Sakura and Matcha Cookies

Sakura and Matcha Cookies

The taste of matcha and sakura in a cookie. The sakura pattern can be reversible or marbled -- you can give your cookies any design you like.

Ingredients: about 60 - 2.5 x 2.5 cm cookies

Matcha dough
Cake flour
97.5 g
50 g
Sugar (use powdered sugar for lightly textured cookies, otherwise use granulated)
60 g
2.5 g
Salt pickled sakura leaves (if possible, dried and minced). Grape leaves can be used as the substitute.
2 leaves
Sakura Batter
Cake flour
100 g
50 g
60 g
to taste
Food colouring (red or pink)
as needed


1. Prepare by bringing the butter and eggs to room temperature. Sift together the flour and matcha for the matcha dough.
2. Add the minced sakura leaves and mix it into the matcha dry ingredients.
3. In a separate bowl, use a hand mixer to mix in 100 g of softened butter on high speed until it turns a creamy consistency. Add in the sugar (this is for both the matcha and sakura doughs).
4. Add 1 beaten egg into the creamed butter and sugar in 2 batches. Mix on low speed so it doesn't separate.
5. Once the egg is fully incorporated, divide the mixture into 2 portions (135 g each) and move one portion into a separate bowl.
6. Add the pink food colour to the Sakura bowl now (before adding in any flour). Mix while checking to see that the pink is a nice colour.
7. Add the flour and salt to the sakura batter and mix on low speed. The dough will fly around a bit at first, so use a rubber spatula to scrape down the sides of the bowl.
8. Once the dough has come together, bring it into a rounded ball shape in the bowl, and cover it with plastic wrap. Chill the dough in the refrigerator for 2 hours.
9. Omitting the food colour, complete the matcha dough using the same process.
10. Remove the dough from the refrigerator, and knead it until it is workable for rolling out. Dust the dough with flour (because the dough will be sticky).
11. Lay out a sheet of plastic wrap, and roll the dough into a sheet about 3 mm thick. Use the knife to trace out the 4.5 x 3 cm cookies, so you can place the cutouts in a nice pattern.
12. Thinking about the overall balance of the pattern, use a sakura shaped cookie cutter to cut out shapes in the dough. (I bought mine at the 100 yen shop.) Dust the removed shapes thoroughly with flour.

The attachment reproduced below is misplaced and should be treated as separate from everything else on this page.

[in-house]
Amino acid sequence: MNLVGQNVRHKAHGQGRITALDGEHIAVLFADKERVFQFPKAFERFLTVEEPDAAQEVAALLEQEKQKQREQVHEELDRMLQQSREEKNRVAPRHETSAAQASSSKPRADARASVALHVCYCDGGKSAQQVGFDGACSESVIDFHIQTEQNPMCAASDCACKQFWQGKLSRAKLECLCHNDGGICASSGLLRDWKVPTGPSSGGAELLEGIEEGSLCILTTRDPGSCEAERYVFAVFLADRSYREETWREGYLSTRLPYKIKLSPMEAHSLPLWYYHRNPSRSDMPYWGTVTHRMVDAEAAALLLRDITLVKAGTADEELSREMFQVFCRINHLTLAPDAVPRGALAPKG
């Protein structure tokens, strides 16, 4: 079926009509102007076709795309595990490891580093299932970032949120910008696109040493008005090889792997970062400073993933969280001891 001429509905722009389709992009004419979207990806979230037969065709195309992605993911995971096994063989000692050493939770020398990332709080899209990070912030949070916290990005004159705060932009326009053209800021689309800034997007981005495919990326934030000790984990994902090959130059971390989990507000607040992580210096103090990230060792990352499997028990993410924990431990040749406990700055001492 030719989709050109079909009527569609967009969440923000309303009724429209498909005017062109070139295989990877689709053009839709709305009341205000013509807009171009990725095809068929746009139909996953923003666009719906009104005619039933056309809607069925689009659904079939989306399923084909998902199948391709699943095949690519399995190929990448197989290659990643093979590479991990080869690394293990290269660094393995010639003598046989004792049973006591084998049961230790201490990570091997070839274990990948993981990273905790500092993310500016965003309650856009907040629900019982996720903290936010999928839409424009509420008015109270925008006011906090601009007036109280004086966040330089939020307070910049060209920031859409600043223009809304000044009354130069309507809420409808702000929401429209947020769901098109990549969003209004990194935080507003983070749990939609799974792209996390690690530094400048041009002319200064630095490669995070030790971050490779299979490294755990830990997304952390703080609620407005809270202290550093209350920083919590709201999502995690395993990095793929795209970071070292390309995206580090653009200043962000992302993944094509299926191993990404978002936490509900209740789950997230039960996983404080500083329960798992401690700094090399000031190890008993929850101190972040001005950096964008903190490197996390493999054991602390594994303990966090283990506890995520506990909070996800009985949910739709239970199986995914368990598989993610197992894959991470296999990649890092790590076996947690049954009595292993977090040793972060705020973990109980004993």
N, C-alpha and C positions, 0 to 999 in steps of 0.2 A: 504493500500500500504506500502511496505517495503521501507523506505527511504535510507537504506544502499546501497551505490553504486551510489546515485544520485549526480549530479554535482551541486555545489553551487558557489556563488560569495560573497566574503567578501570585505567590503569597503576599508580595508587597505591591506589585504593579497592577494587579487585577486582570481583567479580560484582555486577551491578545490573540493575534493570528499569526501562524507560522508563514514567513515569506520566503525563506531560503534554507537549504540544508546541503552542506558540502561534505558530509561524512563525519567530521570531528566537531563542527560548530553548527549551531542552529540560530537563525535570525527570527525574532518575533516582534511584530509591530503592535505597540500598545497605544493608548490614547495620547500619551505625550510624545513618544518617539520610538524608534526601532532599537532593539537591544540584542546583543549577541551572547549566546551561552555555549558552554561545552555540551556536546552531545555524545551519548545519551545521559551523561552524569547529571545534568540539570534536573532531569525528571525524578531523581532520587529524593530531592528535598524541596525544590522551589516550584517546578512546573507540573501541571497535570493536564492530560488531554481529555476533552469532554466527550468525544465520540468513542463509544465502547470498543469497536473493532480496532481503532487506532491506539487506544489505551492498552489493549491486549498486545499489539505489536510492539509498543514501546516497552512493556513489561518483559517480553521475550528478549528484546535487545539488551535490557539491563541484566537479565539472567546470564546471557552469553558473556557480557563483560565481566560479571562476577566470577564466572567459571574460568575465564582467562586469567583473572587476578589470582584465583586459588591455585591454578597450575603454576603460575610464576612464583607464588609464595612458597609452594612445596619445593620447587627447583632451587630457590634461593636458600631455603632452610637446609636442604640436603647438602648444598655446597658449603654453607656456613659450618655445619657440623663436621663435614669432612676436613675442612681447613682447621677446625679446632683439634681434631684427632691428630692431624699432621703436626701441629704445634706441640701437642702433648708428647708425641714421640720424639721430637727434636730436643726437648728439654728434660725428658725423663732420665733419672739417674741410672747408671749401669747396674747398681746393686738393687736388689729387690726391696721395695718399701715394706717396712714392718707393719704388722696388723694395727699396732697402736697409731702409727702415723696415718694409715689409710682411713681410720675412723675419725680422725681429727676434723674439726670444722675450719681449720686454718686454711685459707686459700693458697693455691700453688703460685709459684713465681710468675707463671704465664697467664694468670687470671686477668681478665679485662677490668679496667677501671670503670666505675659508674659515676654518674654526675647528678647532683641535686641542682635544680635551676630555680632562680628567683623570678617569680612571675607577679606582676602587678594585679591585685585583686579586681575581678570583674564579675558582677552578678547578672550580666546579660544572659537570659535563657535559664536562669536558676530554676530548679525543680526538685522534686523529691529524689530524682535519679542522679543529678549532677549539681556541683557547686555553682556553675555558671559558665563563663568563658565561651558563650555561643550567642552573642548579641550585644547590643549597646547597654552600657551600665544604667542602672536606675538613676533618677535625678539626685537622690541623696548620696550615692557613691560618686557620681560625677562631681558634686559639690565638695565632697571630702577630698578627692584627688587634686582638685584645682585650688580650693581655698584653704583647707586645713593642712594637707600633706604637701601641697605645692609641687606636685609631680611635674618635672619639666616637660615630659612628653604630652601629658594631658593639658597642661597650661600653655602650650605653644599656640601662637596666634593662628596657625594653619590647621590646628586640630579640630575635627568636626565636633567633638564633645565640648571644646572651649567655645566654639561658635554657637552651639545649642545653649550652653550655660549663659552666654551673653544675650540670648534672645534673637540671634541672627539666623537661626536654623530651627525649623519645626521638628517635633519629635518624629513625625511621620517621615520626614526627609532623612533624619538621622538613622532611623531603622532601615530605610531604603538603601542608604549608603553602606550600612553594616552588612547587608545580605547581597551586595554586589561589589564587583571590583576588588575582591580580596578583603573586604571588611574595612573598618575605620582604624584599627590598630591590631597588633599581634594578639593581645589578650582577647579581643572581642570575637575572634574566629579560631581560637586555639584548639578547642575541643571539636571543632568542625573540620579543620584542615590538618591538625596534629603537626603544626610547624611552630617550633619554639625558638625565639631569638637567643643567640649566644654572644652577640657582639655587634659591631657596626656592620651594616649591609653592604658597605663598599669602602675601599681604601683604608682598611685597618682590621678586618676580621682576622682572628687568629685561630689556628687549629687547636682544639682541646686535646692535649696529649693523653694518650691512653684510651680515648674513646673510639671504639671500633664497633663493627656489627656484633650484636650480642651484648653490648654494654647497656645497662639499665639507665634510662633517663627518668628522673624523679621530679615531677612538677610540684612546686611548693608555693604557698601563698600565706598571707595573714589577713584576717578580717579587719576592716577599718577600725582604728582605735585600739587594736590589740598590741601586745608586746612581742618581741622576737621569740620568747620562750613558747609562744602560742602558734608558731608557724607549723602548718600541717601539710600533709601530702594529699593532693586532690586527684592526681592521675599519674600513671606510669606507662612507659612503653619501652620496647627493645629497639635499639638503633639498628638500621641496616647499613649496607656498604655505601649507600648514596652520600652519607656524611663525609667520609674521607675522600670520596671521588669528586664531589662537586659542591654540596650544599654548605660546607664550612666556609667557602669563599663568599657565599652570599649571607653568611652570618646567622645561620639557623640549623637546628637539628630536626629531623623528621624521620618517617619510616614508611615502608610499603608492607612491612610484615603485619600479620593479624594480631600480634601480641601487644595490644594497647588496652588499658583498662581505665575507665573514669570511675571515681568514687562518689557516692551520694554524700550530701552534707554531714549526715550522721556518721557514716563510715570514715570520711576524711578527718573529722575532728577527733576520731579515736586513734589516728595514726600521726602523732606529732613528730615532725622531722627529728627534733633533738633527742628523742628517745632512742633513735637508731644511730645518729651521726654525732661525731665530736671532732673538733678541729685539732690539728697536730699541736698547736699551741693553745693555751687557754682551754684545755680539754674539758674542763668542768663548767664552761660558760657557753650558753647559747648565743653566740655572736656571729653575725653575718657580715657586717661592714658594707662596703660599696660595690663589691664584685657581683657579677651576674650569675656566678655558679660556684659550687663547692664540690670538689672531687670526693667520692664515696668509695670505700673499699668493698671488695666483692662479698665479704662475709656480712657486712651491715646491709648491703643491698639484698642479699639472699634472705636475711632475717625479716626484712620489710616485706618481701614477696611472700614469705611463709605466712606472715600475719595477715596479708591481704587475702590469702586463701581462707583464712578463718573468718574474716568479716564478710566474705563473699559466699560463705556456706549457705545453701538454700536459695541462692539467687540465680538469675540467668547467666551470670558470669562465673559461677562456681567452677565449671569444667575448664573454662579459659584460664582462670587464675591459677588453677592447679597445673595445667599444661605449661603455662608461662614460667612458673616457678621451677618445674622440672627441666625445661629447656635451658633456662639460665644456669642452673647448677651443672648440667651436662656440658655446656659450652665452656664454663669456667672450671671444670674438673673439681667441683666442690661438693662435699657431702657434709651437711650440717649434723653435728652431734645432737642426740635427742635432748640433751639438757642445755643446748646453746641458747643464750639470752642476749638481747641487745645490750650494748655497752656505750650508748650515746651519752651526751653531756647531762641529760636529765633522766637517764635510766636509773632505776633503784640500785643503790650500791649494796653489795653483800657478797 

13. If you have trouble removing the shapes with the cutter, use a toothpick to gently lift the edge of the petal and remove the flower.
14. Follow the same process to cut the shapes out of the sakura dough. Transfer the sakura dough cutouts into the holes left in the matcha dough. Press the dough down lightly to blend the two doughs into one sheet. (Don't press too hard).
15. Take the resulting cookie sheets and transfer them each onto a tray. Wrap with plastic and let it chill for 15 minutes in the freezer. While the dough is resting, line the baking sheets with parchment paper, and preheat the oven to 160℃.
16. When the dough is firm and almost cold enough to freeze, remove it from the freezer and cut out the cookies with a knife. Press along the cutting lines with the knife blade and the stiffened dough should cut cleanly.
17. Space the cut cookies evenly on the baking sheet, and bake for 5 minutes at 160°C. Cover with aluminum foil, and continue to bake for an additional 6-7 minutes.
18. When the cookies have finished baking, cool them on the baking sheet for about 10 minutes. After 10 minutes, you can move them to a tray to finish cooling.
19. When the cookies have cooled, touch the reverse side to check for doneness. If the reverse is soft, cover the cookies again with aluminum foil, and bake in a 160°C oven for 2-3 minutes.
20. The cookies will be slightly soft at 160°C. If you want harder crunchier cookies, bake at 170°C before adding the aluminum foil, and 180°C after adding the aluminum foil.
21. If you want to make leaf-shaped cookies, press the leaf cutter shape into the rolled dough to leave an impression of where you will cut the cookies. Use these impressions to cut out the sakura pattern in a balanced way.
22. Add the sakura dough cutouts to the holes you have made, and then use the leaf cutter to cut the cookies out along the lines you already created for the cookies.
23. Round shapes are also cute. If you used a cookie cutter, remove the excess dough around the cookies, wrap them in plastic, and chill in the freezer for about 10 minutes.
24. Once the cookies are half frozen, they are hard enough not to bend out of shape, and can be saved. You can wait to transfer the cookies to the cookie sheet before adding sakura shapes to the holes.
25. Finished leaf cookies. The cooking time will vary depending on the size of the leaves. Cook for about 5 minutes before covering with aluminum foil, and then cook until they seem done.
26. If you stack the matcha dough on top of the sakura dough and roll them out together, you can make reversible cookies. If you have dough remaining, lightly stick pieces of the dough together and roll them out to make marbled cookies.

Story Behind this Recipe

I thought sakura flavoured, sakura patterned cookies would be so cute, so I decided to make them. At first cutting out the sakura patterns is fun, but it is a lot of work and can be tedious and tiring. This is why I recommend doing the reversible and marbled cookies.